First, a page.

Re: Expressions with ellipsis (...)

*To*: mathgroup at smc.vnet.net*Subject*: [mg93345] Re: Expressions with ellipsis (...)*From*: magma <maderri2 at gmail.com>*Date*: Tue, 4 Nov 2008 06:19:35 -0500 (EST)*References*: <gdmsbd$jv$1@smc.vnet.net> <200810240630.CAA23066@smc.vnet.net>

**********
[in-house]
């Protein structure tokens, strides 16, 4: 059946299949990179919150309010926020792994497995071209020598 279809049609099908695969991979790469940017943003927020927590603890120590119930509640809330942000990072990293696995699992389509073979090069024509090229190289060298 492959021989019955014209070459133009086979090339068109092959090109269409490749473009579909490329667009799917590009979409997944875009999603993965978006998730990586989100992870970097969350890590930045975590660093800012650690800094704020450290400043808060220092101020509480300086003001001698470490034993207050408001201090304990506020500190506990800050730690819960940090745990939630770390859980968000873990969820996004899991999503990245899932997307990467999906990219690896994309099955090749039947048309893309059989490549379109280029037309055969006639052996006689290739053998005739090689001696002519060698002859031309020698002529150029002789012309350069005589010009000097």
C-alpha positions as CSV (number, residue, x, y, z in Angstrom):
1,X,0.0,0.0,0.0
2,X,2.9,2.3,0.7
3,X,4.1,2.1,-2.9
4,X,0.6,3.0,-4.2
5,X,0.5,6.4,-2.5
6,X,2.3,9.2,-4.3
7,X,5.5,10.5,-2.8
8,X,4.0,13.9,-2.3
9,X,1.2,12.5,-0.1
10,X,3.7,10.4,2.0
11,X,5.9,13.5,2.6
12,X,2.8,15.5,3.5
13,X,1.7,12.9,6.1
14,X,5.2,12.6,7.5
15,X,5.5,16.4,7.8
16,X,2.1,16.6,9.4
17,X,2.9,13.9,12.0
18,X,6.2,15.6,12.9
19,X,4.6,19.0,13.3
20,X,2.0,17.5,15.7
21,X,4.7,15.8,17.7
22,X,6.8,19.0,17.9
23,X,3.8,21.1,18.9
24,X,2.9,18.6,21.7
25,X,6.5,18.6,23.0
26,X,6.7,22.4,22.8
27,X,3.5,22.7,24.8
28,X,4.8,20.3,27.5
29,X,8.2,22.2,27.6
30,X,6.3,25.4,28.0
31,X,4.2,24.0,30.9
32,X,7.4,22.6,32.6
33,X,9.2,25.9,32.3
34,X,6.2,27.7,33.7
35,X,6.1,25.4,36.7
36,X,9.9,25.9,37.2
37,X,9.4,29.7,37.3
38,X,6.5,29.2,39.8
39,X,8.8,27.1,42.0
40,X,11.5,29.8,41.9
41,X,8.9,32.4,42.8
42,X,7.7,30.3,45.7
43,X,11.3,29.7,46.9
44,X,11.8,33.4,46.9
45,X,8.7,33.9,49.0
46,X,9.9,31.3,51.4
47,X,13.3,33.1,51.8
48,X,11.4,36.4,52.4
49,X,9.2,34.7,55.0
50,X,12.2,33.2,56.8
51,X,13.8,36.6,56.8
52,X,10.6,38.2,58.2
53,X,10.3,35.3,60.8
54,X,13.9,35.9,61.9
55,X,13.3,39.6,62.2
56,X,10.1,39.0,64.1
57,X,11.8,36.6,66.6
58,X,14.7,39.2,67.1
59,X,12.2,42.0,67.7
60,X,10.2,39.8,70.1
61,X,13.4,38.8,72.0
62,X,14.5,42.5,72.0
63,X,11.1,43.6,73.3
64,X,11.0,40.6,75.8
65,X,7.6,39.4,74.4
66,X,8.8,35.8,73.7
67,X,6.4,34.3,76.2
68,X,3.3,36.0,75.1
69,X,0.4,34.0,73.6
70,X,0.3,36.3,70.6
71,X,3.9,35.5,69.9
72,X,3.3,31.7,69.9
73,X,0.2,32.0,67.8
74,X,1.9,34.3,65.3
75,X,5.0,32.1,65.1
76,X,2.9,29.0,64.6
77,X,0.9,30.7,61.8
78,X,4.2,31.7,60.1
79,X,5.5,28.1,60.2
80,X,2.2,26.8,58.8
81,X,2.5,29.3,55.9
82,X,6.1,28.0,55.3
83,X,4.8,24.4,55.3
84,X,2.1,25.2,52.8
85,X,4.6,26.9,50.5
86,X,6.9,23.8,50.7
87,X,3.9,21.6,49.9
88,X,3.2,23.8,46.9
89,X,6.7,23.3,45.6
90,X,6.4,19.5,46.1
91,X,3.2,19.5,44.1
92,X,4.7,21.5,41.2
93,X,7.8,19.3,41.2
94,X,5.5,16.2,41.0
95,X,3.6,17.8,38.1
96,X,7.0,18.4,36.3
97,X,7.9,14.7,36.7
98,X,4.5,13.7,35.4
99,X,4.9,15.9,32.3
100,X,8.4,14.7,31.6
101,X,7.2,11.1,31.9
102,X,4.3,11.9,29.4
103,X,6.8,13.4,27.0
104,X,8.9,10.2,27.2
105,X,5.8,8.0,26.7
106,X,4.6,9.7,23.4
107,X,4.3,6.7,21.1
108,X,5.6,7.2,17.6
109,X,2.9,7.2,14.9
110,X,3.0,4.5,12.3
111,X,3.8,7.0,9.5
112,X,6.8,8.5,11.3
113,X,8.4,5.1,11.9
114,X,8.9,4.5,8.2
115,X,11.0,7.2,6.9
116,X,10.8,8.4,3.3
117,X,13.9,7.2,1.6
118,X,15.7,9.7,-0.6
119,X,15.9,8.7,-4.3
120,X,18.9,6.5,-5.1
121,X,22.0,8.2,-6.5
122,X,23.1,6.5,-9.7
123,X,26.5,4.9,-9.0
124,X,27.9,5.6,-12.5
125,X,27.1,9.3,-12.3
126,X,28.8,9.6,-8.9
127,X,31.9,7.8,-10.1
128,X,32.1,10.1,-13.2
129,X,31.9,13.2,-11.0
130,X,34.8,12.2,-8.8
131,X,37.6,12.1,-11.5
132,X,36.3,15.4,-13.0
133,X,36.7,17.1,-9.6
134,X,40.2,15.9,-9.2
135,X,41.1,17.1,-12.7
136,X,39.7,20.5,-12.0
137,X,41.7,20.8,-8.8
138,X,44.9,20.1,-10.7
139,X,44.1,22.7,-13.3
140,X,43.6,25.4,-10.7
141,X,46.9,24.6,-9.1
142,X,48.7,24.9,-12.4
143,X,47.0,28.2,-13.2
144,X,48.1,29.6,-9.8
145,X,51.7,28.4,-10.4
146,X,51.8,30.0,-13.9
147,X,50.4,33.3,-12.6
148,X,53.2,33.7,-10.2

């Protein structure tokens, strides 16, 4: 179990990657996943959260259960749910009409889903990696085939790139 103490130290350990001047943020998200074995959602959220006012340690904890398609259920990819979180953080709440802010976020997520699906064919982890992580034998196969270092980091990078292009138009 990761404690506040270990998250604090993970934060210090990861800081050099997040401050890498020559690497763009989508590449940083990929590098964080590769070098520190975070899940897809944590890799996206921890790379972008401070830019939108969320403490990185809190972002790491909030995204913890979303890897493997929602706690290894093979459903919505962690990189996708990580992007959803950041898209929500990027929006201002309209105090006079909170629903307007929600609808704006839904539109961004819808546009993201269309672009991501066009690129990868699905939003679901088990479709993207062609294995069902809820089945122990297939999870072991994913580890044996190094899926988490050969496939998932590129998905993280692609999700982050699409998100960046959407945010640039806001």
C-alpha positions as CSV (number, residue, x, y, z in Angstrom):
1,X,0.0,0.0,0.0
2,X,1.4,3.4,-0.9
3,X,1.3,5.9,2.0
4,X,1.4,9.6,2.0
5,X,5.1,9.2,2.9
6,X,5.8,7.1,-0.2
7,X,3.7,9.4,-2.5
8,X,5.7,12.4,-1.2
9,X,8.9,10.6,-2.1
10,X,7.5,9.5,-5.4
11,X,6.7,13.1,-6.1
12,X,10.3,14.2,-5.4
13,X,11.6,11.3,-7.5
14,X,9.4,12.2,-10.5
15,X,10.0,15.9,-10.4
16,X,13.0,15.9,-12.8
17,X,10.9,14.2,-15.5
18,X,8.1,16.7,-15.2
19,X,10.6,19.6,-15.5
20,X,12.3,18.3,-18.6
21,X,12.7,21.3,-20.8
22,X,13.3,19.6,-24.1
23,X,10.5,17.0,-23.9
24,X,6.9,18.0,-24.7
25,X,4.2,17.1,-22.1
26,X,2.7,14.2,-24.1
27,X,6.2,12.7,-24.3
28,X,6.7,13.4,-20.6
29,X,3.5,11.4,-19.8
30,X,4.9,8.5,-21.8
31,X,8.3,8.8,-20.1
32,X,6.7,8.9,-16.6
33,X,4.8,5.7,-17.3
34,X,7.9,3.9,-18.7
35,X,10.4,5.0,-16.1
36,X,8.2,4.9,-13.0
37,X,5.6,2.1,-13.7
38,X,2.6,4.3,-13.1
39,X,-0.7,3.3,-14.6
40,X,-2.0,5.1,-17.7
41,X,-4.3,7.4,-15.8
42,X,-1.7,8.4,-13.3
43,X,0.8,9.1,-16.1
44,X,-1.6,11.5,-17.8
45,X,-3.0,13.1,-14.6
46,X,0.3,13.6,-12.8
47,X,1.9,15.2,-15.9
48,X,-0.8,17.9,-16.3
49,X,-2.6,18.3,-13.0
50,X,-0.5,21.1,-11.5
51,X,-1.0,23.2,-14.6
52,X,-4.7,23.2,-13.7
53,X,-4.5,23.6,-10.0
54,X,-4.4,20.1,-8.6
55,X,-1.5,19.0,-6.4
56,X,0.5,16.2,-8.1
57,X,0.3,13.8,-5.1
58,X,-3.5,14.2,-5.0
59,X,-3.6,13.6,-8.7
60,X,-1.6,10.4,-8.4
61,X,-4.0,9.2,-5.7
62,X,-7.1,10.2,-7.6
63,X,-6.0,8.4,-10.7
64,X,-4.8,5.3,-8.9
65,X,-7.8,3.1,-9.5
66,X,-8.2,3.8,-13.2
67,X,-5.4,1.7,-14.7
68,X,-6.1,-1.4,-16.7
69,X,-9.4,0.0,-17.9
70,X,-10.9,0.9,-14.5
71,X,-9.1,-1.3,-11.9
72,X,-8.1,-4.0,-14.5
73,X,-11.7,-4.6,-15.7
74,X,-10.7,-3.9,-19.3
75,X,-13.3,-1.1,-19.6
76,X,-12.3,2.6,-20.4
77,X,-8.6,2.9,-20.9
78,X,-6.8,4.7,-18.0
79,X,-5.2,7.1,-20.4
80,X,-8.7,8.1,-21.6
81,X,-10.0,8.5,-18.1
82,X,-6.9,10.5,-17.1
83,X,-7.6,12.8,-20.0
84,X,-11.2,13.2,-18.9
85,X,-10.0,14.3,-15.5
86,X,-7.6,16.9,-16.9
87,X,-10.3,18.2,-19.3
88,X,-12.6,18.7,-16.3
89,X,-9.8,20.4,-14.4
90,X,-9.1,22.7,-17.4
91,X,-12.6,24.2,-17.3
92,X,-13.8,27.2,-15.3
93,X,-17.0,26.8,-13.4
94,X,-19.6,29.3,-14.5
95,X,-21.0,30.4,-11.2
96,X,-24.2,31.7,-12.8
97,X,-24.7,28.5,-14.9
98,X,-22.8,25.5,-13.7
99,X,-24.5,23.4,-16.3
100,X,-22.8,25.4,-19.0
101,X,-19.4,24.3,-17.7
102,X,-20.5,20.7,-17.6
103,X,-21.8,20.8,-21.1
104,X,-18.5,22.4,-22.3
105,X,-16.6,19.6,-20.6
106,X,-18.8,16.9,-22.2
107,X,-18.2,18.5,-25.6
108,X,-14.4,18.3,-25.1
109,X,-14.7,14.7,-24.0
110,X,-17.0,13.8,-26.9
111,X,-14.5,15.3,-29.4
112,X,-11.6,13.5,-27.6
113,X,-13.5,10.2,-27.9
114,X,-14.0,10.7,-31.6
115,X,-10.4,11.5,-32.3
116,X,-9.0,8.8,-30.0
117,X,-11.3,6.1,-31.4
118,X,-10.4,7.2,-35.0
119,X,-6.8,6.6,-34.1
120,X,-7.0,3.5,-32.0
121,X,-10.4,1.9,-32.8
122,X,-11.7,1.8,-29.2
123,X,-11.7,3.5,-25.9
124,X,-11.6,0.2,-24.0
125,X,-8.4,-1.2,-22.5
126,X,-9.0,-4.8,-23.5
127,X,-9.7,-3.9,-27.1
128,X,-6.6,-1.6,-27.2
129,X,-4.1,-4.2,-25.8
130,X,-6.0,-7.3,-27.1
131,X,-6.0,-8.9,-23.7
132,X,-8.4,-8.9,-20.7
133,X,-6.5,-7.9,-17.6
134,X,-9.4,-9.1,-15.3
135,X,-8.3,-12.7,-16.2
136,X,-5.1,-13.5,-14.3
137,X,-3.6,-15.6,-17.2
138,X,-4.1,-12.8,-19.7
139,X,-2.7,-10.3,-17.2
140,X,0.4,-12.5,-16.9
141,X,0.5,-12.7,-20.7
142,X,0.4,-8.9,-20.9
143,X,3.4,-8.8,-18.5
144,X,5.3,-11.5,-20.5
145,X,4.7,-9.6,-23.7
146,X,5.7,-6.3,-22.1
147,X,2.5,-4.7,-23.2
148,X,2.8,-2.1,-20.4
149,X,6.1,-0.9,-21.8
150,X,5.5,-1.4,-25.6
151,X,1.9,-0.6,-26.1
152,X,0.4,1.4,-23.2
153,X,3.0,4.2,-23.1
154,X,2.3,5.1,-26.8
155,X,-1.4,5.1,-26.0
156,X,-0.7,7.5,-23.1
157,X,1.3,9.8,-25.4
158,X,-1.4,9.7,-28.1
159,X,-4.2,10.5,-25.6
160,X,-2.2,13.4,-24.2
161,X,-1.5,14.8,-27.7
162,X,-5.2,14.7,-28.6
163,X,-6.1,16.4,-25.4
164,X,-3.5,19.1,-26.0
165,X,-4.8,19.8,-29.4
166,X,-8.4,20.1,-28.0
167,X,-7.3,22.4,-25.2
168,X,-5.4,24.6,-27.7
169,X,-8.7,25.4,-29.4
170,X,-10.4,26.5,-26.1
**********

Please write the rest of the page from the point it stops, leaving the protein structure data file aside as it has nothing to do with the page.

On Nov 2, 7:58 am, AES <sieg... at stanford.edu> wrote: > In article <geh9sa$fb... at smc.vnet.net>, dch888 <dch... at googlemail.com> > wrote: > > > > Another answer is that Mathematica *should* understand the syntax > > > with ellipsis-- and indeed it can with the facilities of David Park's > > > Presentations application package. > > One has to be careful about the use and interpretation of ellipses. > > For example the Mathematica documentation for Compound Expression says > that > > expr_1 ; expr_2 ; =8A > evaluates the expr_i in turn, giving the last one as t= he result. > > Would this statement, interpreted very literally using a precise > definition of the ellipsis symbol, cover both > > expr_1 ; expr_2 ; expr_3 ; expr_4 ; > > and > > expr_1 ; expr_2 ; expr_3 ; expr_4 > > or just one of these? (Which one?) > > _Is there_ a precise definition of the ellipsis symbol? (in English, or > in Mathematica) > > Is " ; " technically an expression? (in Mathematica) The ellipsis symbol has no built-in special meaning in Mathematica. It is used in CompoundExpression documentation in the same way it is used in English. the semicolon ";" is NOT an "expression". It is just the INFIX form of the CompoundExpression operator, exactly like "+" is the infix form of Plus CompoundExpression[a, b, c] is equivalent to typing a;b;c (no semicolon at the end) and WILL display the value of c. Instead typing a;b;c; (semicolon at the end) is equivalent to typing CompoundExpression[a, b, c;Null] and WILL NOT display the value of c. In both cases a, b and c are evaluated. I do not find this "mystical" or complicated in any way. But for most Mathematica users, the semicolon can be simply considered a separator between statements, like similar separators in other languages. Actually, to be more precise, the ";" is a "separator and suppressor of output", while a simple carriage return (the big RETURN key in the keyboard) is the basic separator between statements. You can see this by typing a b in the same cell, one below the other (using carriage return). In this case the evaluations are carried out sequentially and the values are displayed. The sequence of keypressees: a "carriage return" b is not interpreted as ab or as a multiplied by b , but as a and then b So the carriage return is the pure separator of statements. HOWEVER ".." (just 2 dots) HAS a built-in meaning as Repeated[] and you can read what it means in the documentation